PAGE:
Being a Friend to Someone With Cancer
While on the book tour, the number one question that people asked me (and I am asked on a daily basis) is “How do I be a friend to someone with Cancer?” In light of this question and all of the new blog readers, I thought I would re-post an oldie but goodie: “Being a friend to someone with cancer.”
It’s so easy to connect with friends when talking over lunch, catching up while going for a hike, or planning a dinner party. However, if cancer strikes your friend, the dynamics of your relationship will change in a big way! I have experienced this both as someone who has had cancer as well as in the position of being a friend of someone who has cancer.
As I have said before, cancer does not happen in isolation. It didn’t just happen to me. It happens to a person’s family, friends, and community. What this means to you, the friend of someone who has cancer, is that you have the opportunity to play an important supporting role for your friend throughout their cancer journey. Don’t feel overwhelmed or helpless. They may see you as of their most important Silver Linings through out their sickness.
Here are some suggestions on how to support your friend through cancer:
1. Be present. This does not mean being physically present at all times because not everyone wants to be visited when they are sick. However, being present means doing little things such as helping with childcare, dropping off food, running errands, sending a small note, or suggesting a good movie or book. In this way, you are being present through random acts of kindness which will go a long way with your friend.
2. Be inquisitive. First, ask your friend if they are up to talking. If they are, follow by asking specifically what you could do that would be beneficial for them during treatment. Although questions like these may be hard to ask, being inquisitive shows how much you care about your friend and that you want to be sensitive and aware of their needs. It is ok if they do not have an answer for you. Your thoughtfulness in asking will be appreciated.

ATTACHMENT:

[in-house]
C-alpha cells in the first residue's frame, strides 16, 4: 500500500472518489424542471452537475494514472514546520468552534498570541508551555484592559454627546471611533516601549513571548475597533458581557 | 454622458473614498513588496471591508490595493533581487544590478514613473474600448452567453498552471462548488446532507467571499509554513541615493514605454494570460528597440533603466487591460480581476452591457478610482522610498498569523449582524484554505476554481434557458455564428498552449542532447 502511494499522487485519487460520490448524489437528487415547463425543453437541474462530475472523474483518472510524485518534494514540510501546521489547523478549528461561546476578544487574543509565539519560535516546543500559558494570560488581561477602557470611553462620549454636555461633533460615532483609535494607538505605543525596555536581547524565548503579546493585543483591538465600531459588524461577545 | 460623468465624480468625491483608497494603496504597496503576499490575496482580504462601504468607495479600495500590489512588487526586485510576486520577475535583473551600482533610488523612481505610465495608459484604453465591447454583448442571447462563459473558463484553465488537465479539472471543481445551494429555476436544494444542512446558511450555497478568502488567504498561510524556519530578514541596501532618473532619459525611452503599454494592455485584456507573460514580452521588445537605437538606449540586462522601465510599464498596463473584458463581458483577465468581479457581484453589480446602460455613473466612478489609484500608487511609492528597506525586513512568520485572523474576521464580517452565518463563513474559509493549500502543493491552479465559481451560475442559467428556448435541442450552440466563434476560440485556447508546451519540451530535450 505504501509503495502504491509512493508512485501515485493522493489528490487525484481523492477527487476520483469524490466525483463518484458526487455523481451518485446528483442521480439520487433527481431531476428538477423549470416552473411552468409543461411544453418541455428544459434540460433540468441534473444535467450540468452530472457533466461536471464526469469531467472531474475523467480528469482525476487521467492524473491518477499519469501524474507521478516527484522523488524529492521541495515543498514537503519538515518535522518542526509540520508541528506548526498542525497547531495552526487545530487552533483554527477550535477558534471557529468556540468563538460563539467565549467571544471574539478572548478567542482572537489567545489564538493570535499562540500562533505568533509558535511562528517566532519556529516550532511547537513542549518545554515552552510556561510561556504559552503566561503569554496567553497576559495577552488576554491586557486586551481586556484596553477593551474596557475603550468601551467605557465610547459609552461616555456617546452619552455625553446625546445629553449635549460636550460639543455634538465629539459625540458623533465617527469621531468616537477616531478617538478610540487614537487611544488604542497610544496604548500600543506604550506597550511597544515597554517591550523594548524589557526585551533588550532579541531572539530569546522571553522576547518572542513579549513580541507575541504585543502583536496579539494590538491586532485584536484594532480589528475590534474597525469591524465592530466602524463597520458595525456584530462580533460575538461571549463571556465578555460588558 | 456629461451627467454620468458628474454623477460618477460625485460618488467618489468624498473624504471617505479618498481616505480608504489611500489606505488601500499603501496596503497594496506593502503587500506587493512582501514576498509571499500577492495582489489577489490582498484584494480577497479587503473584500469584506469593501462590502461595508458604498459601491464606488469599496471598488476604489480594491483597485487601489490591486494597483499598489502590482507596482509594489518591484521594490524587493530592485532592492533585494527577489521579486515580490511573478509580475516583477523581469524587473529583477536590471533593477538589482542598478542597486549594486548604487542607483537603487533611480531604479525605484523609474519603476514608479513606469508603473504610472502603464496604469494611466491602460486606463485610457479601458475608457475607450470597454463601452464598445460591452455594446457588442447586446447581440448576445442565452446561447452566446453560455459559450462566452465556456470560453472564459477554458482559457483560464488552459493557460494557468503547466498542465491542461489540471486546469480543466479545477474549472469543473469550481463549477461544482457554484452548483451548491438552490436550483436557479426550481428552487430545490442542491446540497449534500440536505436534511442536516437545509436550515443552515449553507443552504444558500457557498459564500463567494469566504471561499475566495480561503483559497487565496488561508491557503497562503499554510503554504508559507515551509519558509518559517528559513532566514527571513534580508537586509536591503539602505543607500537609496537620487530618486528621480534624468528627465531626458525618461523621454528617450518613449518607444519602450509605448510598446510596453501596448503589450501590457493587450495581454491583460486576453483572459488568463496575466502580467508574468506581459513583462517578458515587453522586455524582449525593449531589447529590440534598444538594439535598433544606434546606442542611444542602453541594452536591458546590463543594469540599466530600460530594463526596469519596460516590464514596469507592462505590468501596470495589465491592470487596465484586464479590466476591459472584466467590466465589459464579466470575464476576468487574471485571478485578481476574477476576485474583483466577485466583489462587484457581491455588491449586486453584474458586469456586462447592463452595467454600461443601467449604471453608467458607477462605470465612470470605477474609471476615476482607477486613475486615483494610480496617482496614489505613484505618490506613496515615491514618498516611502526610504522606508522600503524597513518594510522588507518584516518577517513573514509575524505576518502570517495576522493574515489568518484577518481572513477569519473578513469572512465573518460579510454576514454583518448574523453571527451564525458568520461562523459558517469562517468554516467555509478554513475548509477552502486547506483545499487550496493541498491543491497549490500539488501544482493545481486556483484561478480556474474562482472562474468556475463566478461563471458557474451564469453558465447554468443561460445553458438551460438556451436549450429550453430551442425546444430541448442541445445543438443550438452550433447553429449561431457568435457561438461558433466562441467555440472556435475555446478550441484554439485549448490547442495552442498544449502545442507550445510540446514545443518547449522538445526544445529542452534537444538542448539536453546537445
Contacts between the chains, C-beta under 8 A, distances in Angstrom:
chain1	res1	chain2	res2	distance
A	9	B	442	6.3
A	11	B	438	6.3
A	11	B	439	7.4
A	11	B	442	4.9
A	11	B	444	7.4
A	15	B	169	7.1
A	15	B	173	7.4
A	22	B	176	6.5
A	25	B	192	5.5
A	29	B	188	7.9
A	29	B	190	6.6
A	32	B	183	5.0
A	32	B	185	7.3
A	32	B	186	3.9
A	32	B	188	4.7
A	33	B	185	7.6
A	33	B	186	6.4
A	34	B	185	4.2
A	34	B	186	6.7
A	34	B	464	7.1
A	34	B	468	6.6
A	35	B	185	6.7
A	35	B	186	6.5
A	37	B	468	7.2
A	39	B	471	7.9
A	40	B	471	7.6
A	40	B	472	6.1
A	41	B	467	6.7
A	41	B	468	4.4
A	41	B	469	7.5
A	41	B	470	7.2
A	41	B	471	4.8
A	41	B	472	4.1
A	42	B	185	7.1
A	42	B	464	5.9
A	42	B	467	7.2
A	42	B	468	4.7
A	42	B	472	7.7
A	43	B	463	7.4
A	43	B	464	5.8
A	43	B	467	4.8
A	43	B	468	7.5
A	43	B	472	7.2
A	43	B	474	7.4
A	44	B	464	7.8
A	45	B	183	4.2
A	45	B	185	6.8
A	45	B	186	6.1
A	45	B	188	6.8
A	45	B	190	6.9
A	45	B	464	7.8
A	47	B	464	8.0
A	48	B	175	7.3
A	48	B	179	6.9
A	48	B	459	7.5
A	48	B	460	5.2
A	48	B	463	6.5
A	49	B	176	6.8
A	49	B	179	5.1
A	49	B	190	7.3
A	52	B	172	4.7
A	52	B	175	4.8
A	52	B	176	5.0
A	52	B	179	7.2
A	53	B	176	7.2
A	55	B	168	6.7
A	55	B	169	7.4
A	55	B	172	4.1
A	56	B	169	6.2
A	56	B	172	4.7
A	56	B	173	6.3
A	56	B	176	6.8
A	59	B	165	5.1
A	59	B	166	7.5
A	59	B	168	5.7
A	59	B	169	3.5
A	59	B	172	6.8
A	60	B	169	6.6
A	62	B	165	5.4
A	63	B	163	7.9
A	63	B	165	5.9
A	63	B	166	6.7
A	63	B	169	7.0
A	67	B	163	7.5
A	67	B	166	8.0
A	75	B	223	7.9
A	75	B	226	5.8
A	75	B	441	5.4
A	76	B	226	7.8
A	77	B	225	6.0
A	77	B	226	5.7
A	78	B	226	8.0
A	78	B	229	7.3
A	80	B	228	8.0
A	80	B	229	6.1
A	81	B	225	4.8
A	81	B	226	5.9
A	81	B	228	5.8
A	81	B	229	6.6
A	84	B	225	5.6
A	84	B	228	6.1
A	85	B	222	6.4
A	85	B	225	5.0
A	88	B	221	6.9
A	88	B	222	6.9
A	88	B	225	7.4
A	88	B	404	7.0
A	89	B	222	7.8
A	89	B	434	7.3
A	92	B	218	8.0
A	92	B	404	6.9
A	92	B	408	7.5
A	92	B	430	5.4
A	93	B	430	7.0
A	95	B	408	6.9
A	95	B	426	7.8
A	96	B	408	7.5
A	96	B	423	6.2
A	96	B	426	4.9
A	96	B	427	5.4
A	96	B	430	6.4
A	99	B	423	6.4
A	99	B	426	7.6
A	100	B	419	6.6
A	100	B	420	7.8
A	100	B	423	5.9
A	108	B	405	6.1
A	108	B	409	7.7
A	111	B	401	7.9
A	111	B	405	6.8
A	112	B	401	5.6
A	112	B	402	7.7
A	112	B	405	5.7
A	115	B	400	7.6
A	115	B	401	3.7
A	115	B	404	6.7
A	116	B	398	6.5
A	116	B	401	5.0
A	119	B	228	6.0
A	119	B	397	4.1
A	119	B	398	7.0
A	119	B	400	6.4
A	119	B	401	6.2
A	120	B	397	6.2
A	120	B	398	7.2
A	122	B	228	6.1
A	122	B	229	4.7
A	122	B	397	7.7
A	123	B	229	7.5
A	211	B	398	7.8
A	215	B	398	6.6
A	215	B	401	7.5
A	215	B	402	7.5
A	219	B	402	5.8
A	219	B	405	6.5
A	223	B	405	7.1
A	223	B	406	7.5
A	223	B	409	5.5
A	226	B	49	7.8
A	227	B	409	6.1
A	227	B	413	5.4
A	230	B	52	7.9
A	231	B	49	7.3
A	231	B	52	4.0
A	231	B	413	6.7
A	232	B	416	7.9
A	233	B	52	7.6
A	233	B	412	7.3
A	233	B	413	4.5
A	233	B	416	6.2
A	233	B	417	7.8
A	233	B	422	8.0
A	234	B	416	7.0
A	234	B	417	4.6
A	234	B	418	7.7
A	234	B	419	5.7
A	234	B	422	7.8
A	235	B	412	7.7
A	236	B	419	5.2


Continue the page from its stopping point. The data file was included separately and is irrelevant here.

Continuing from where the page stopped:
3. Be calm. Calmness goes a long way in maintaining perspective and balance. In my own experience, I especially appreciated when my friends didn’t try to problem solve (the often unsolvable problems) and didn’t flinch when they saw my bald head and anorexic body. Also, let me tell ya, your friend with cancer will not want to be around someone who brings in the drama. Be a friend that intentionally remains cool, calm, and collected through out the process.
4. Be persistent. Many friends feel that they should somewhat distance themselves from their friend with cancer because they don’t want to bother them when they are sick. While this sensitivity is thoughtful, it may distance you from your friend who needs support. Instead of distancing yourself, be persistent. Send an email or voicemail to your friend that says “I’m thinking about you. You don’t need to respond. Just know.” A simple gesture like this is extremely fueling and loving towards your friend.
5. Be normal. Talk with your friend the same way you did before they became ill. There is so much hopefulness in the ordinary, everyday life. Your friend who is sick will want to feel as if your relationship has not changed because of their illness. Show them that it hasn’t. If you feel nervous about visiting or talking with your friend who has cancer, make a list of topics to begin dialogue.
I’d love to hear what has worked for you (and maybe even what hasn’t!).